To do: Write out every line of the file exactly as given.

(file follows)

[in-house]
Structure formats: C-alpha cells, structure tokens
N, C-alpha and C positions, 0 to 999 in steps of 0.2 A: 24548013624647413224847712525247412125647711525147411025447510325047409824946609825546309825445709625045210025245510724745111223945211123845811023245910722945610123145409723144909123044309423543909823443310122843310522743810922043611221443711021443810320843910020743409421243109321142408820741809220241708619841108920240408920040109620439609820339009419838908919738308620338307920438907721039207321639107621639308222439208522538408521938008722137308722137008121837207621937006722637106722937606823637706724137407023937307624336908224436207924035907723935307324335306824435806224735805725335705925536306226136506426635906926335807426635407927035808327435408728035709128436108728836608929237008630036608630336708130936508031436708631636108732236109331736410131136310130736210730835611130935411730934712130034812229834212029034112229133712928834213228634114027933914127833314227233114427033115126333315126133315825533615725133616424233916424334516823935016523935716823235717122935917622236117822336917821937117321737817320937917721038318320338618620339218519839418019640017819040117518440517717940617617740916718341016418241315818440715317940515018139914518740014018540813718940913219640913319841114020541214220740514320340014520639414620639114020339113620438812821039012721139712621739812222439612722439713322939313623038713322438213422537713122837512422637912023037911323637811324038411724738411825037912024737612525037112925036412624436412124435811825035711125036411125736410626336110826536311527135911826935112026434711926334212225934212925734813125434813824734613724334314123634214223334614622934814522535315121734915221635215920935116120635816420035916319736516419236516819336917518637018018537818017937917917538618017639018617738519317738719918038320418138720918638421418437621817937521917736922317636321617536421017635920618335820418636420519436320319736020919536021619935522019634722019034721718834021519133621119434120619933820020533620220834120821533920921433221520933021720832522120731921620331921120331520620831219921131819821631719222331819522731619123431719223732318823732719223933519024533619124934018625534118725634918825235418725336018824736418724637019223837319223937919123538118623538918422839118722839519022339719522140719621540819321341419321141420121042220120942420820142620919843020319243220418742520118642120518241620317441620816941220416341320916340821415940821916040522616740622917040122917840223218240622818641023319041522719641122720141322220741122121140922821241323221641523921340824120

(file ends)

[in-house]
Structure formats: C-alpha cells, structure tokens
N, C-alpha and C positions, 0 to 999 in steps of 0.2 A: 24548013624647413224847712525247412125647711525147411025447510325047409824946609825546309825445709625045210025245510724745111223945211123845811023245910722945610123145409723144909123044309423543909823443310122843310522743810922043611221443711021443810320843910020743409421243109321142408820741809220241708619841108920240408920040109620439609820339009419838908919738308620338307920438907721039207321639107621639308222439208522538408521938008722137308722137008121837207621937006722637106722937606823637706724137407023937307624336908224436207924035907723935307324335306824435806224735805725335705925536306226136506426635906926335807426635407927035808327435408728035709128436108728836608929237008630036608630336708130936508031436708631636108732236109331736410131136310130736210730835611130935411730934712130034812229834212029034112229133712928834213228634114027933914127833314227233114427033115126333315126133315825533615725133616424233916424334516823935016523935716823235717122935917622236117822336917821937117321737817320937917721038318320338618620339218519839418019640017819040117518440517717940617617740916718341016418241315818440715317940515018139914518740014018540813718940913219640913319841114020541214220740514320340014520639414620639114020339113620438812821039012721139712621739812222439612722439713322939313623038713322438213422537713122837512422637912023037911323637811324038411724738411825037912024737612525037112925036412624436412124435811825035711125036411125736410626336110826536311527135911826935112026434711926334212225934212925734813125434813824734613724334314123634214223334614622934814522535315121734915221635215920935116120635816420035916319736516419236516819336917518637018018537818017937917917538618017639018617738519317738719918038320418138720918638421418437621817937521917736922317636321617536421017635920618335820418636420519436320319736020919536021619935522019634722019034721718834021519133621119434120619933820020533620220834120821533920921433221520933021720832522120731921620331921120331520620831219921131819821631719222331819522731619123431719223732318823732719223933519024533619124934018625534118725634918825235418725336018824736418724637019223837319223937919123538118623538918422839118722839519022339719522140719621540819321341419321141420121042220120942420820142620919843020319243220418742520118642120518241620317441620816941220416341320916340821415940821916040522616740622917040122917840223218240622818641023319041522719641122720141322220741122121140922821241323221641523921340824120